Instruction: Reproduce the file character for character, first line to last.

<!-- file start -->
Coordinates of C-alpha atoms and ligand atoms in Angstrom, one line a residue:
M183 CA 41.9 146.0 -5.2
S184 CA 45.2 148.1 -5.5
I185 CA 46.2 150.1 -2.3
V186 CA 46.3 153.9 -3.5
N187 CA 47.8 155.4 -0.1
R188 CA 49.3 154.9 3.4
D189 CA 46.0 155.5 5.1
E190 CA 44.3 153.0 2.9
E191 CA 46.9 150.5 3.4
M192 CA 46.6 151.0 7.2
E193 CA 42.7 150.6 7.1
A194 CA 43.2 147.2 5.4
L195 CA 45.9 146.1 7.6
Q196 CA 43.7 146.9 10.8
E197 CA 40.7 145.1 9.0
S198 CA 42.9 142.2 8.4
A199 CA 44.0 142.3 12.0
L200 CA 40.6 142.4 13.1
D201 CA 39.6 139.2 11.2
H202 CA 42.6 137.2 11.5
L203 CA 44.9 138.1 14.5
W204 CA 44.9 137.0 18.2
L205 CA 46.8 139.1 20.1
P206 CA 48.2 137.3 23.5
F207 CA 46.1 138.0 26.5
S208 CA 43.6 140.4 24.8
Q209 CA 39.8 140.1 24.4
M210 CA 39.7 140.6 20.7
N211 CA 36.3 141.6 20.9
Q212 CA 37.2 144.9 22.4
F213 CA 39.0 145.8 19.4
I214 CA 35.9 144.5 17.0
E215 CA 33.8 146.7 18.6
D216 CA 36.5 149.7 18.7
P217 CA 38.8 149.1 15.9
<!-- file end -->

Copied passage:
Coordinates of C-alpha atoms and ligand atoms in Angstrom, one line a residue:
M183 CA 41.9 146.0 -5.2
S184 CA 45.2 148.1 -5.5
I185 CA 46.2 150.1 -2.3
V186 CA 46.3 153.9 -3.5
N187 CA 47.8 155.4 -0.1
R188 CA 49.3 154.9 3.4
D189 CA 46.0 155.5 5.1
E190 CA 44.3 153.0 2.9
E191 CA 46.9 150.5 3.4
M192 CA 46.6 151.0 7.2
E193 CA 42.7 150.6 7.1
A194 CA 43.2 147.2 5.4
L195 CA 45.9 146.1 7.6
Q196 CA 43.7 146.9 10.8
E197 CA 40.7 145.1 9.0
S198 CA 42.9 142.2 8.4
A199 CA 44.0 142.3 12.0
L200 CA 40.6 142.4 13.1
D201 CA 39.6 139.2 11.2
H202 CA 42.6 137.2 11.5
L203 CA 44.9 138.1 14.5
W204 CA 44.9 137.0 18.2
L205 CA 46.8 139.1 20.1
P206 CA 48.2 137.3 23.5
F207 CA 46.1 138.0 26.5
S208 CA 43.6 140.4 24.8
Q209 CA 39.8 140.1 24.4
M210 CA 39.7 140.6 20.7
N211 CA 36.3 141.6 20.9
Q212 CA 37.2 144.9 22.4
F213 CA 39.0 145.8 19.4
I214 CA 35.9 144.5 17.0
E215 CA 33.8 146.7 18.6
D216 CA 36.5 149.7 18.7
P217 CA 38.8 149.1 15.9